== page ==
Tag Archives: argentina

If Egypt falls to the Brotherhood, Hamas could “go overseas”.



It needs no overstating that what happens next in Egypt is of crucial importance to not only Israel but the world.

It is obviously not right for the Egyptians to live under the yoke of oppression and poverty but as a people they need to draw lessons from the Iranian Revolution of 1979 so as to not go from one extreme to another.

In the rush for deserved freedom they could end up worse off.

In the 1979 Revolution Ayatollah Khomene’i was the figurehead behind which liberals, communists and religious Muslims coalesced to force out the Shah.

But once the Shah was ousted that coalition was soon quashed in a bloody Islamist coup, which led to the installation of extreme religious rule and a worse civil liberties situation than under the Shah.

Egypt is at a similar stage. The banned Muslim Brotherhood, of which Hamas is an offshoot, has not been actively calling its supporters on to the streets but their presence is casting a dark shadow over proceedings and they will make their play for power when the time is right.

If Egypt ends up like Iran then all bets are off. The Israel-Egypt peace treaty will be under serious threat and for the first time in 38 years the prospect of war between Israel and an Arab country will be rekindled.

Then there’s Hamas. The “siege” of Gaza by Egypt has been far more brutal than anything Israel has imposed.

But an Islamist Egyptian government, whether democratically elected or imposed by force, would allow Hamas freedom of movement through Egypt which would increase its access to Israel and the rest of the world.

An Israeli woman was murdered after the Gaza-Egypt border was breached by frustrated Gazans in February 2008 when a suicide bomber from Gaza crossed into Israel from Egypt.

Israel needs to complete the security wall that will run the length of its long border with Egypt as soon as possible.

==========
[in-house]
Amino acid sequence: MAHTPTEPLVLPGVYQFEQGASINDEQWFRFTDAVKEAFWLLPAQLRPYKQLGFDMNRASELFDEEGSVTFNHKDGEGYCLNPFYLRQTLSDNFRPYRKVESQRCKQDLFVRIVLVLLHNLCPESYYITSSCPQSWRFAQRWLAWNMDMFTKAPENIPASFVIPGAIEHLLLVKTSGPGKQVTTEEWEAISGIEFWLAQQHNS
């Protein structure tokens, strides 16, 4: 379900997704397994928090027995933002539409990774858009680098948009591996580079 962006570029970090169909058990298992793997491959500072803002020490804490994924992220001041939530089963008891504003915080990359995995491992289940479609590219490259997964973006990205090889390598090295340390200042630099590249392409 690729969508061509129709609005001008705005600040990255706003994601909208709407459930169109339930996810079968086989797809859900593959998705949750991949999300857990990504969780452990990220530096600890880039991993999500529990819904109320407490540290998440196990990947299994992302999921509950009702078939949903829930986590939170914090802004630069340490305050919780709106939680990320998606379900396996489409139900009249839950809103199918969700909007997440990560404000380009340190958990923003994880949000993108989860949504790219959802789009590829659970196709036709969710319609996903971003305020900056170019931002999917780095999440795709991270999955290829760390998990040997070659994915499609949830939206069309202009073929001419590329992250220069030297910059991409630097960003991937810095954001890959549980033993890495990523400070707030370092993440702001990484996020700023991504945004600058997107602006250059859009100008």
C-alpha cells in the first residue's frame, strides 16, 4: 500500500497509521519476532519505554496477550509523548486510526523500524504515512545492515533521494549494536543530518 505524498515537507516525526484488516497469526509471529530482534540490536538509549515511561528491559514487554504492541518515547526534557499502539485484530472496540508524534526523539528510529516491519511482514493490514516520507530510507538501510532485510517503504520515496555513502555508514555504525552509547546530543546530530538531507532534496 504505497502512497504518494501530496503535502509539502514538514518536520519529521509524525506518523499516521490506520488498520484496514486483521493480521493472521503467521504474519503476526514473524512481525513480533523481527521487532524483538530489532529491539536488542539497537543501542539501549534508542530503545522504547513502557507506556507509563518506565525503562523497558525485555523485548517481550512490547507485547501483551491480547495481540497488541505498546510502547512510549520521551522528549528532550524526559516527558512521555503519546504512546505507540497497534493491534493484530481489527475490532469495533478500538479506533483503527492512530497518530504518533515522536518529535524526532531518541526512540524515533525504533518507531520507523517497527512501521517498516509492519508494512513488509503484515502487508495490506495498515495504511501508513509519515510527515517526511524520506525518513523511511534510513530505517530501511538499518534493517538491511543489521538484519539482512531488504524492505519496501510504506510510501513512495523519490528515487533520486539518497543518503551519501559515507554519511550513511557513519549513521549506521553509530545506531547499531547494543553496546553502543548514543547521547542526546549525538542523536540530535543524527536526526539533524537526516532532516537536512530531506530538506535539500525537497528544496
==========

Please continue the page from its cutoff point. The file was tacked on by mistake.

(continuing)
Some argue that, unlike Al Qaida, Hamas’ terrorism is purely limited to attacks on Israel. But lack of international activity by Hamas could well be purely down to lack of opportunity due to it being hemmed in Gaza and cracked down on in the West Bank.

Hamas could take heart from just how successful the PLO was in bombing its way to the negotiating table.

Although the PLO attacked civilians in Israel 181 times between 1967 and 1979 between that same period there were at least 201 PLO attacks on aircraft and other civilians outside Israel, which, all told, involved attacks on the property and civilians of some 40 countries (Israel and Palestine – Assault on the Nations of Law, Julius Stone).

With freedom to operate freely through Egypt Al Qaida style international bomb attacks by Hamas could make Western nations pressurise Israel even more. Countries attacked might threaten to withdraw support for Israel if Israeli doesn’t acquiesce in making concessions that could compromise its own security.

In the same vein Spain withdrew its troops from Iraq after the Madrid bombings.

Hezbollah, which claims to be protecting Lebanon from Israeli aggression, “went overseas”. In 1992 it killed 29 people when it blew up the Israeli Embassy in Buenos Aires and in 1994 87 died when it blew up the Jewish Community centre located in the AMIA building in the same city.